An example how negative knowledge drawn from critical experience fosters competence development is found in the vocational education of airplane pilots. A crucial element of their job training takes place within the artificial environment of a flight simulator. The advantage of a flight simulator as a learning environment is that it enables trainees to learn from (almost) authentic critical experience without facing the fatal consequences that wrong actions would have, were they carried out in a real airplane (Wood and Sweggins 2006). One valuable result of such training in the safe environment of a simulator (besides staying alive) can be described as procedural negative knowledge about what actions or conditions are to be avoided in all circumstances when flying an airplane.

The collection of experience, especially critical experience, very often is a thoroughly emotional process. Therefore, another aspect of experiential knowledge is its strong emotional character (Eraut 1994). According to existing conceptions, this seems particularly true for negative knowledge. As a “mental immune system” (Oser and Spychiger 2005, p. 42), negative knowledge can prevent an individual from repeating errors which were experienced earlier in a similar manner. This aspect will be explicitly addressed in the following sections.

Learning from Errors

Learning from errors is important for the development of negative knowledge (Oser and Spychiger 2005). It is difficult to define what constitutes an error in general, because errors involve an evaluation based on norms, the interpretation and acceptance of which may differ substantially between workplaces or even between individuals at one workplace (Harteis et al. 2007). The position taken here is that individual errors can be seen as actions that endanger the attainment of desired goals. Furthermore, labeling an action as an error involves the judgment of skilful members of the community (Heid 1999; Reason 1990).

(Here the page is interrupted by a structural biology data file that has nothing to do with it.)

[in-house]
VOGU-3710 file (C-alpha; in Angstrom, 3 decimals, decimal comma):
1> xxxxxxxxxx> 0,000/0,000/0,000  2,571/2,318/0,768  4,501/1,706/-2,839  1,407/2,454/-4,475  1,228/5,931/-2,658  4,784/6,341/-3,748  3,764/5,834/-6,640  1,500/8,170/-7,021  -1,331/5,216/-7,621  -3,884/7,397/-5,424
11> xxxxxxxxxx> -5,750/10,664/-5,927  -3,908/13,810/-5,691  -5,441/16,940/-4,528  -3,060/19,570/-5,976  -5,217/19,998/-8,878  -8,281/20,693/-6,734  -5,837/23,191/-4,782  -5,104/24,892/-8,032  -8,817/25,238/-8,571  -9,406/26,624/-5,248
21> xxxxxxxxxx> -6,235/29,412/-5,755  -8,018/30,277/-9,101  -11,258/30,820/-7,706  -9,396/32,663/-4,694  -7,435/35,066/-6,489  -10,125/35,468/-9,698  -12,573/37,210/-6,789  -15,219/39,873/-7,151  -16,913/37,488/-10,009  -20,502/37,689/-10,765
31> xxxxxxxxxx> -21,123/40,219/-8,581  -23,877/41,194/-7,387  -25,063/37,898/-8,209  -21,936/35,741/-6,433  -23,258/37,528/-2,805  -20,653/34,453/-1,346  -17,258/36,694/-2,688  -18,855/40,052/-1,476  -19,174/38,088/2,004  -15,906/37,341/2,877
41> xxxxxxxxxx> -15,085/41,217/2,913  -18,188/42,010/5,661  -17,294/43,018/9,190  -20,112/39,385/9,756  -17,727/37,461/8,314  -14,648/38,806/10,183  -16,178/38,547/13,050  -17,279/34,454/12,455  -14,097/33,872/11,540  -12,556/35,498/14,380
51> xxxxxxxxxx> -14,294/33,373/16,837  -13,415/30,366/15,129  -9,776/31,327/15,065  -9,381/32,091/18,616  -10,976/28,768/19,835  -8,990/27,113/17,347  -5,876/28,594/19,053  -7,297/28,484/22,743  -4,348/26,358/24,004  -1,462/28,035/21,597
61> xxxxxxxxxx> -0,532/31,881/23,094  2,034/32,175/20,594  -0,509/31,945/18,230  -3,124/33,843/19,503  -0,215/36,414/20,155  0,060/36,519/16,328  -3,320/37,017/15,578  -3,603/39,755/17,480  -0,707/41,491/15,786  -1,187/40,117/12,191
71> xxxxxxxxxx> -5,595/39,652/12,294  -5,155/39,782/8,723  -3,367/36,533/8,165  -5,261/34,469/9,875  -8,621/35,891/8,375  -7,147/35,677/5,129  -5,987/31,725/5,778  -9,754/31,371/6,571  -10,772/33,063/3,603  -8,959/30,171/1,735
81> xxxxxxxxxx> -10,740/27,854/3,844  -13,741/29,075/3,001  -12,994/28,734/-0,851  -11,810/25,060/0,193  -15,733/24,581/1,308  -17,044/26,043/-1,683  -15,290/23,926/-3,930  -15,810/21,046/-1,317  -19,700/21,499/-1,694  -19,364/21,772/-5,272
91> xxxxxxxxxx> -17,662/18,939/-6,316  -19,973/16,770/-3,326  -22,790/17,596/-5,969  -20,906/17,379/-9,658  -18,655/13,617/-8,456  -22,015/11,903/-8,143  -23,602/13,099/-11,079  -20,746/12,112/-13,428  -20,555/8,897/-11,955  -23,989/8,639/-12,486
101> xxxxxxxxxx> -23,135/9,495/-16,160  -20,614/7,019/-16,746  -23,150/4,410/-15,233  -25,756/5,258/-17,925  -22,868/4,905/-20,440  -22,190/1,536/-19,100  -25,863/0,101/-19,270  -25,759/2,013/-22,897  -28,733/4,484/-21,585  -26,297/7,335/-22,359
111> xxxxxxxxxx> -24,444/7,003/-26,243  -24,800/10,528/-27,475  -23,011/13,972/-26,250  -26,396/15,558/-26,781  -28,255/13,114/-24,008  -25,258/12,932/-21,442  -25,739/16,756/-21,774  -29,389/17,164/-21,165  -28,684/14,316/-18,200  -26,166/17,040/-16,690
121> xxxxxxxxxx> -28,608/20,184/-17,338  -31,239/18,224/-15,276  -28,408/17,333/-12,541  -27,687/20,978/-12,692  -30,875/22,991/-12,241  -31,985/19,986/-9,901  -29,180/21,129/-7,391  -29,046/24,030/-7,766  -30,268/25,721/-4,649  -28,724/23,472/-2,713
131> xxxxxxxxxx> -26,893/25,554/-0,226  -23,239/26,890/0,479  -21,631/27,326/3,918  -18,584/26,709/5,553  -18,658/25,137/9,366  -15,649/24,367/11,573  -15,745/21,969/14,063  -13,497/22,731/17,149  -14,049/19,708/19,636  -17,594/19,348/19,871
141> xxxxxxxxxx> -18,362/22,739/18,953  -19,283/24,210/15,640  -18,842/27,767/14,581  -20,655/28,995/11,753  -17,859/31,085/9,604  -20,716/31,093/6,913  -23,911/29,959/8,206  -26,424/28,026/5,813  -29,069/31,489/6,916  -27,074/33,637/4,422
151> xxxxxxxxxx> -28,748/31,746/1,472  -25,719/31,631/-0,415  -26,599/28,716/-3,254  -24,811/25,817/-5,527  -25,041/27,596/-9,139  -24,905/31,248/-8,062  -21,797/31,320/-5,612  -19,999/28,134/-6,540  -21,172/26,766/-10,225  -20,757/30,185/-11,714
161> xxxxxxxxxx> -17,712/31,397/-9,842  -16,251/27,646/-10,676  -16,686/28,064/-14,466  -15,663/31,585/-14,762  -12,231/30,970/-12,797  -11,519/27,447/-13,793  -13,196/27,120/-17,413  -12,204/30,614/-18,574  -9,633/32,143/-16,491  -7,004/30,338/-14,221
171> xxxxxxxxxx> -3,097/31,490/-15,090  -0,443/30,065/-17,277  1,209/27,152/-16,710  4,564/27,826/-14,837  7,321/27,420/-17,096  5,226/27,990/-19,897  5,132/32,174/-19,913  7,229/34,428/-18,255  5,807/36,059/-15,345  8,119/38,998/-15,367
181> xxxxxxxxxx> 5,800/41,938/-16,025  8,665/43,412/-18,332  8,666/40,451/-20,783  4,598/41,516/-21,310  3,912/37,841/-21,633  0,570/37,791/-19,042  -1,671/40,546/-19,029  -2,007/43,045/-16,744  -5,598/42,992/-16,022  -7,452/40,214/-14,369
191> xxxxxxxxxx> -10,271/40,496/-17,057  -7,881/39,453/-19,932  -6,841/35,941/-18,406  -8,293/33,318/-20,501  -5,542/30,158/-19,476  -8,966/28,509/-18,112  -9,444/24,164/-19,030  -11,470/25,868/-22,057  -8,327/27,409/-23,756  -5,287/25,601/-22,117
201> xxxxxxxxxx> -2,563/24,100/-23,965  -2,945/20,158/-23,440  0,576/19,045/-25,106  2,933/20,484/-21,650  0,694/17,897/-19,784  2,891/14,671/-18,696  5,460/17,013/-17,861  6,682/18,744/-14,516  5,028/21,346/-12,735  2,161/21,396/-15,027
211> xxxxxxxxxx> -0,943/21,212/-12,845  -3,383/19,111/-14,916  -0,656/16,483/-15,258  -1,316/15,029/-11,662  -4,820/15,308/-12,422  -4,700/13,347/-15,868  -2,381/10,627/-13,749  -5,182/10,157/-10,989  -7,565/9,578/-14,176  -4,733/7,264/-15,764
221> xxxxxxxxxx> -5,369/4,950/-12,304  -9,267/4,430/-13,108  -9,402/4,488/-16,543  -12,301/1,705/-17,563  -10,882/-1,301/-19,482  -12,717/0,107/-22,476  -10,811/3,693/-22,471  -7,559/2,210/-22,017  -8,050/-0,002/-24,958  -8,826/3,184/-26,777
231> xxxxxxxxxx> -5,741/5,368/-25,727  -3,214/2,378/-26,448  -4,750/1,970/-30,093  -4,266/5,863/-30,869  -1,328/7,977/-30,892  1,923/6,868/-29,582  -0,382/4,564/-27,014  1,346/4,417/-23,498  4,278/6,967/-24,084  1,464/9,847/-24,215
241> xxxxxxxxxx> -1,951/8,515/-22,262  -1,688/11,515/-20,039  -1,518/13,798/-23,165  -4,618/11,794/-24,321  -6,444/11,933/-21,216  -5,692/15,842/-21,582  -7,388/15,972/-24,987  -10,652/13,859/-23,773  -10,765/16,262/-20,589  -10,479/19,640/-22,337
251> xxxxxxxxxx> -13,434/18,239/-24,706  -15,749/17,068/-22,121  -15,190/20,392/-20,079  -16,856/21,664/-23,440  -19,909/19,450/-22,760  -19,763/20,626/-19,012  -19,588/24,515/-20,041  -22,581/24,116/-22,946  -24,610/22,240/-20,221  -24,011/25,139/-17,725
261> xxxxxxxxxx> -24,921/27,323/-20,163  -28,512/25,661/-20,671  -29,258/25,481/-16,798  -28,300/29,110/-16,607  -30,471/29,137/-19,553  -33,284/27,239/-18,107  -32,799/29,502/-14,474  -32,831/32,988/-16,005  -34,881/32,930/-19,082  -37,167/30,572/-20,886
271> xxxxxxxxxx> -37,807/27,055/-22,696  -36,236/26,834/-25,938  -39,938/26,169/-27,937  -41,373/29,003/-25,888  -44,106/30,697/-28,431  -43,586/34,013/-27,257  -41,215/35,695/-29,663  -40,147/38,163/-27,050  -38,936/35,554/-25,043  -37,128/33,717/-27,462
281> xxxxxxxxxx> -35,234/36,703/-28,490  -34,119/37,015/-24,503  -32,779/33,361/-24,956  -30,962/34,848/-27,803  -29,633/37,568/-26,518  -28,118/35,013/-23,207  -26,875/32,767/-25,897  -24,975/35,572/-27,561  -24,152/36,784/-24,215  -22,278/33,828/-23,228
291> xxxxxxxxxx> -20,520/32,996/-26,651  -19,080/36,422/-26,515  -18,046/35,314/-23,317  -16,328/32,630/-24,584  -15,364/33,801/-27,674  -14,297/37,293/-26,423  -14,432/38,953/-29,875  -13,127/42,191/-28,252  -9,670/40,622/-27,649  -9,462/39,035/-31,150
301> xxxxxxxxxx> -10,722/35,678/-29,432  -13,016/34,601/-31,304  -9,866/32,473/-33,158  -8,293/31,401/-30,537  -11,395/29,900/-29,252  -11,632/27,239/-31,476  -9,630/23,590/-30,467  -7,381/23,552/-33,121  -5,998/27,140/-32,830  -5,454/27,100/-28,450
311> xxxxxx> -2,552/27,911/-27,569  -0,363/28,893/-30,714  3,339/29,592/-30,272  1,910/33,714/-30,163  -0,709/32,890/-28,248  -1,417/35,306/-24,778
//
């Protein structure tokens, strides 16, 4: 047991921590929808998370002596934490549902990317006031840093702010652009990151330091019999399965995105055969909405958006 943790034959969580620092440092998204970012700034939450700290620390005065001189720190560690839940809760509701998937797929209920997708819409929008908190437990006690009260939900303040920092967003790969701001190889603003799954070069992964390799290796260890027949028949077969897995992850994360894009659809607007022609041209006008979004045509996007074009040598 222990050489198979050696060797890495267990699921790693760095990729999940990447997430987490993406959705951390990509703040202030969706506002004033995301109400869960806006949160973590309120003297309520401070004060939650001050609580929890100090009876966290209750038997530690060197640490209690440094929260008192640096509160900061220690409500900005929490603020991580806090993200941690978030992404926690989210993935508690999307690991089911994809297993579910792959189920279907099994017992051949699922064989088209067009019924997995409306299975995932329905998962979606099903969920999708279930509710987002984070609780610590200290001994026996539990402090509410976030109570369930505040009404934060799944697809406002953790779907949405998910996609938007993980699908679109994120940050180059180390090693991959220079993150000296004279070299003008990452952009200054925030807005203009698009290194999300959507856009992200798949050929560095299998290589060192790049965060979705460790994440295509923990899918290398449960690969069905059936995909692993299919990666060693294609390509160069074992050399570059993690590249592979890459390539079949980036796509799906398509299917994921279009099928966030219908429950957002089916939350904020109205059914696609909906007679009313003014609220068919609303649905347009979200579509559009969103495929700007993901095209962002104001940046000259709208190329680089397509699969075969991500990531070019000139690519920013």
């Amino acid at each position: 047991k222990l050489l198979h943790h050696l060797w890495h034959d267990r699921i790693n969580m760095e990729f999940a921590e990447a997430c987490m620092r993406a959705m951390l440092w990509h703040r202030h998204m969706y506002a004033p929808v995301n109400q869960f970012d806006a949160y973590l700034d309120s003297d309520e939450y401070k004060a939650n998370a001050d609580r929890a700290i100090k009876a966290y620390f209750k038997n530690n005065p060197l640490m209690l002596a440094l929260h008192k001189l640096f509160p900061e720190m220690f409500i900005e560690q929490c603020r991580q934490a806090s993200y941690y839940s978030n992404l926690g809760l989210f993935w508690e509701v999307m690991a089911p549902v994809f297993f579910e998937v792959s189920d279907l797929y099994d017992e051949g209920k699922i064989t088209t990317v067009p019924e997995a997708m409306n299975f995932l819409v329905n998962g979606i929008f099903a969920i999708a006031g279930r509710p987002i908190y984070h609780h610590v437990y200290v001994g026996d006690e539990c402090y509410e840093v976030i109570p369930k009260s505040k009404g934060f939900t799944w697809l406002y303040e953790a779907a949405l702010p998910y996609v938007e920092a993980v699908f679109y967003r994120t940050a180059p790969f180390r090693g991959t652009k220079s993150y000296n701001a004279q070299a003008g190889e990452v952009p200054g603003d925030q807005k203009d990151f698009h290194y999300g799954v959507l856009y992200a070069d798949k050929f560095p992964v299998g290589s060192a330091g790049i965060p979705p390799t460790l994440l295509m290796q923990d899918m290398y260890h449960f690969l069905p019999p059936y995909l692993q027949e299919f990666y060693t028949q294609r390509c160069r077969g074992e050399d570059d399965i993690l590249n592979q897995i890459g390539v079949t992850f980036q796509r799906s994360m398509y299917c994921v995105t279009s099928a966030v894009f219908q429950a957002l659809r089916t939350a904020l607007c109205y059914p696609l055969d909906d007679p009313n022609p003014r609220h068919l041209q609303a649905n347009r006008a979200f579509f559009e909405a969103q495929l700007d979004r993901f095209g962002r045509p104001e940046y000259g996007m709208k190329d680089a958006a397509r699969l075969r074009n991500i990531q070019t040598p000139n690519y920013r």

If we assume negative knowledge to be the outcome of learning from errors, the question is how learning from errors can be conceptualized and why it should lead to knowledge that has the assumed features of negative knowledge. Learning from errors at work can be conceptualized as a special form of experiential learning and thus plays a crucial role in professional development. To revisit the given example: For pilots, the consequences of certain errors are so severe that it makes sense to create an extraordinarily complex simulated training environment. For many other professions, such simulated environments do not exist. Therefore, learning at the workplace mostly means learning from real, sometimes painful experience (van Woerkom 2003).